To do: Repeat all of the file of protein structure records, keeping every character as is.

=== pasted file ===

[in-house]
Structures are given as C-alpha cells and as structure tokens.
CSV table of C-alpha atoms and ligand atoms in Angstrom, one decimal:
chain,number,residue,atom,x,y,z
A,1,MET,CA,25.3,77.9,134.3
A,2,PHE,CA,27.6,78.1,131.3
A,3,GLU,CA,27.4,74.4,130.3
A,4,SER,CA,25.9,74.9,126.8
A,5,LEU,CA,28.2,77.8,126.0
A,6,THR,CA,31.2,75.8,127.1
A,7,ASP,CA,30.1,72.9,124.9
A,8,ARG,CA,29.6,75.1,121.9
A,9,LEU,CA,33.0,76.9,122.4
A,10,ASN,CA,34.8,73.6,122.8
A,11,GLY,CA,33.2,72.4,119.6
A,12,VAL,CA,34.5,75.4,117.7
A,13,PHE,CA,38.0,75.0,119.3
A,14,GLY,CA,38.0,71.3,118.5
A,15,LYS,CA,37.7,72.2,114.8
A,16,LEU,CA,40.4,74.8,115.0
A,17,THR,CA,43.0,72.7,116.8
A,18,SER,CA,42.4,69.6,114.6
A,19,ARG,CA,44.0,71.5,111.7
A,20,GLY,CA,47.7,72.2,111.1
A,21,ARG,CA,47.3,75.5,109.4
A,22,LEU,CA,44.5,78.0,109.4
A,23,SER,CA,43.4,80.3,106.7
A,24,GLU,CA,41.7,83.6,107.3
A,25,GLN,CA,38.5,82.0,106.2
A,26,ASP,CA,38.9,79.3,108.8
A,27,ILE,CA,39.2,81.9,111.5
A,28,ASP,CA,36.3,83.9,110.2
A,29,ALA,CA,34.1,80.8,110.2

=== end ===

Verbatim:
[in-house]
Structures are given as C-alpha cells and as structure tokens.
CSV table of C-alpha atoms and ligand atoms in Angstrom, one decimal:
chain,number,residue,atom,x,y,z
A,1,MET,CA,25.3,77.9,134.3
A,2,PHE,CA,27.6,78.1,131.3
A,3,GLU,CA,27.4,74.4,130.3
A,4,SER,CA,25.9,74.9,126.8
A,5,LEU,CA,28.2,77.8,126.0
A,6,THR,CA,31.2,75.8,127.1
A,7,ASP,CA,30.1,72.9,124.9
A,8,ARG,CA,29.6,75.1,121.9
A,9,LEU,CA,33.0,76.9,122.4
A,10,ASN,CA,34.8,73.6,122.8
A,11,GLY,CA,33.2,72.4,119.6
A,12,VAL,CA,34.5,75.4,117.7
A,13,PHE,CA,38.0,75.0,119.3
A,14,GLY,CA,38.0,71.3,118.5
A,15,LYS,CA,37.7,72.2,114.8
A,16,LEU,CA,40.4,74.8,115.0
A,17,THR,CA,43.0,72.7,116.8
A,18,SER,CA,42.4,69.6,114.6
A,19,ARG,CA,44.0,71.5,111.7
A,20,GLY,CA,47.7,72.2,111.1
A,21,ARG,CA,47.3,75.5,109.4
A,22,LEU,CA,44.5,78.0,109.4
A,23,SER,CA,43.4,80.3,106.7
A,24,GLU,CA,41.7,83.6,107.3
A,25,GLN,CA,38.5,82.0,106.2
A,26,ASP,CA,38.9,79.3,108.8
A,27,ILE,CA,39.2,81.9,111.5
A,28,ASP,CA,36.3,83.9,110.2
A,29,ALA,CA,34.1,80.8,110.2